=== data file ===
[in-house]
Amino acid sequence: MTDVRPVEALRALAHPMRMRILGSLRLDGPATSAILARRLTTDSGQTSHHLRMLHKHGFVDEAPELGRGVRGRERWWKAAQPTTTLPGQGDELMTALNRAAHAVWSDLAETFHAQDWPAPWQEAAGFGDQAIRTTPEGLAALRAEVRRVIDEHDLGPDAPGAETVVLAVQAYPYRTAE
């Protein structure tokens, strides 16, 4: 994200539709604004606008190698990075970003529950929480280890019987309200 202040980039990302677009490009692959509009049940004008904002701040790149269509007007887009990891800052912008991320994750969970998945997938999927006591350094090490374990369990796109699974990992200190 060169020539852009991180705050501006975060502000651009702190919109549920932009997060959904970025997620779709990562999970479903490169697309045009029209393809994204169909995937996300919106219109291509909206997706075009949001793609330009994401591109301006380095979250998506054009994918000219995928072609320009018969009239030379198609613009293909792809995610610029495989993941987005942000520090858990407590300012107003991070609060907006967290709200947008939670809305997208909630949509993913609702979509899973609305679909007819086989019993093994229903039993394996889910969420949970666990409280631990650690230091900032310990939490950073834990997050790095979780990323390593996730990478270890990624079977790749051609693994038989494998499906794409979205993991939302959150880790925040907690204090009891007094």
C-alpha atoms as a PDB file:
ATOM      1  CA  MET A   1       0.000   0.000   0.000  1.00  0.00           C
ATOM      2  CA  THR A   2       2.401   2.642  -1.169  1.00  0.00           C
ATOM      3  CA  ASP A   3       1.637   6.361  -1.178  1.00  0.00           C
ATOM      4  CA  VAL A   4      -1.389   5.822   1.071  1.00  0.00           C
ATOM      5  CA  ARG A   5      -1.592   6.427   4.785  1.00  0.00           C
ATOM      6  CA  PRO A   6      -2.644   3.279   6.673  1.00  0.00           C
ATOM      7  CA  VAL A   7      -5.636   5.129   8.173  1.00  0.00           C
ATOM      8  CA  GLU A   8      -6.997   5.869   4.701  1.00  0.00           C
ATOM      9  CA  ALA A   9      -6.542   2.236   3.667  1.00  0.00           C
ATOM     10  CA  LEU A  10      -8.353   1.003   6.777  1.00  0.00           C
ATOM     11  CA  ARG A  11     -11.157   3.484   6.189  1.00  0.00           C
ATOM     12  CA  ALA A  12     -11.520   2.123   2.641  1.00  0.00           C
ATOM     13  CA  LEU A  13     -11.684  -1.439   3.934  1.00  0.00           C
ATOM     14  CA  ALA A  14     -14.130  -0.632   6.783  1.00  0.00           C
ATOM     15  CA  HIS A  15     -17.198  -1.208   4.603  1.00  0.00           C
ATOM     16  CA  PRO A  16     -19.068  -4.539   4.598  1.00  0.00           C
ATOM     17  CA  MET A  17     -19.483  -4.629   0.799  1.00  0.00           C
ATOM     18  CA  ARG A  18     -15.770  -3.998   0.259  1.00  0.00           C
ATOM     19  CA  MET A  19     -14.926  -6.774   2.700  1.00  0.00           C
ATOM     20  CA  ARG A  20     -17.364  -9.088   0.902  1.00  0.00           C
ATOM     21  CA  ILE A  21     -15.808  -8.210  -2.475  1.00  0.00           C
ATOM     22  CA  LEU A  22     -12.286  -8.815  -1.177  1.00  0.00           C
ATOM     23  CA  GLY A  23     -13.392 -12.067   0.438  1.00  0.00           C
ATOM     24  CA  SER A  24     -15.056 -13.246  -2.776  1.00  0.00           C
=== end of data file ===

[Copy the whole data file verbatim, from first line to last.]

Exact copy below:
[in-house]
Amino acid sequence: MTDVRPVEALRALAHPMRMRILGSLRLDGPATSAILARRLTTDSGQTSHHLRMLHKHGFVDEAPELGRGVRGRERWWKAAQPTTTLPGQGDELMTALNRAAHAVWSDLAETFHAQDWPAPWQEAAGFGDQAIRTTPEGLAALRAEVRRVIDEHDLGPDAPGAETVVLAVQAYPYRTAE
């Protein structure tokens, strides 16, 4: 994200539709604004606008190698990075970003529950929480280890019987309200 202040980039990302677009490009692959509009049940004008904002701040790149269509007007887009990891800052912008991320994750969970998945997938999927006591350094090490374990369990796109699974990992200190 060169020539852009991180705050501006975060502000651009702190919109549920932009997060959904970025997620779709990562999970479903490169697309045009029209393809994204169909995937996300919106219109291509909206997706075009949001793609330009994401591109301006380095979250998506054009994918000219995928072609320009018969009239030379198609613009293909792809995610610029495989993941987005942000520090858990407590300012107003991070609060907006967290709200947008939670809305997208909630949509993913609702979509899973609305679909007819086989019993093994229903039993394996889910969420949970666990409280631990650690230091900032310990939490950073834990997050790095979780990323390593996730990478270890990624079977790749051609693994038989494998499906794409979205993991939302959150880790925040907690204090009891007094």
C-alpha atoms as a PDB file:
ATOM      1  CA  MET A   1       0.000   0.000   0.000  1.00  0.00           C
ATOM      2  CA  THR A   2       2.401   2.642  -1.169  1.00  0.00           C
ATOM      3  CA  ASP A   3       1.637   6.361  -1.178  1.00  0.00           C
ATOM      4  CA  VAL A   4      -1.389   5.822   1.071  1.00  0.00           C
ATOM      5  CA  ARG A   5      -1.592   6.427   4.785  1.00  0.00           C
ATOM      6  CA  PRO A   6      -2.644   3.279   6.673  1.00  0.00           C
ATOM      7  CA  VAL A   7      -5.636   5.129   8.173  1.00  0.00           C
ATOM      8  CA  GLU A   8      -6.997   5.869   4.701  1.00  0.00           C
ATOM      9  CA  ALA A   9      -6.542   2.236   3.667  1.00  0.00           C
ATOM     10  CA  LEU A  10      -8.353   1.003   6.777  1.00  0.00           C
ATOM     11  CA  ARG A  11     -11.157   3.484   6.189  1.00  0.00           C
ATOM     12  CA  ALA A  12     -11.520   2.123   2.641  1.00  0.00           C
ATOM     13  CA  LEU A  13     -11.684  -1.439   3.934  1.00  0.00           C
ATOM     14  CA  ALA A  14     -14.130  -0.632   6.783  1.00  0.00           C
ATOM     15  CA  HIS A  15     -17.198  -1.208   4.603  1.00  0.00           C
ATOM     16  CA  PRO A  16     -19.068  -4.539   4.598  1.00  0.00           C
ATOM     17  CA  MET A  17     -19.483  -4.629   0.799  1.00  0.00           C
ATOM     18  CA  ARG A  18     -15.770  -3.998   0.259  1.00  0.00           C
ATOM     19  CA  MET A  19     -14.926  -6.774   2.700  1.00  0.00           C
ATOM     20  CA  ARG A  20     -17.364  -9.088   0.902  1.00  0.00           C
ATOM     21  CA  ILE A  21     -15.808  -8.210  -2.475  1.00  0.00           C
ATOM     22  CA  LEU A  22     -12.286  -8.815  -1.177  1.00  0.00           C
ATOM     23  CA  GLY A  23     -13.392 -12.067   0.438  1.00  0.00           C
ATOM     24  CA  SER A  24     -15.056 -13.246  -2.776  1.00  0.00           C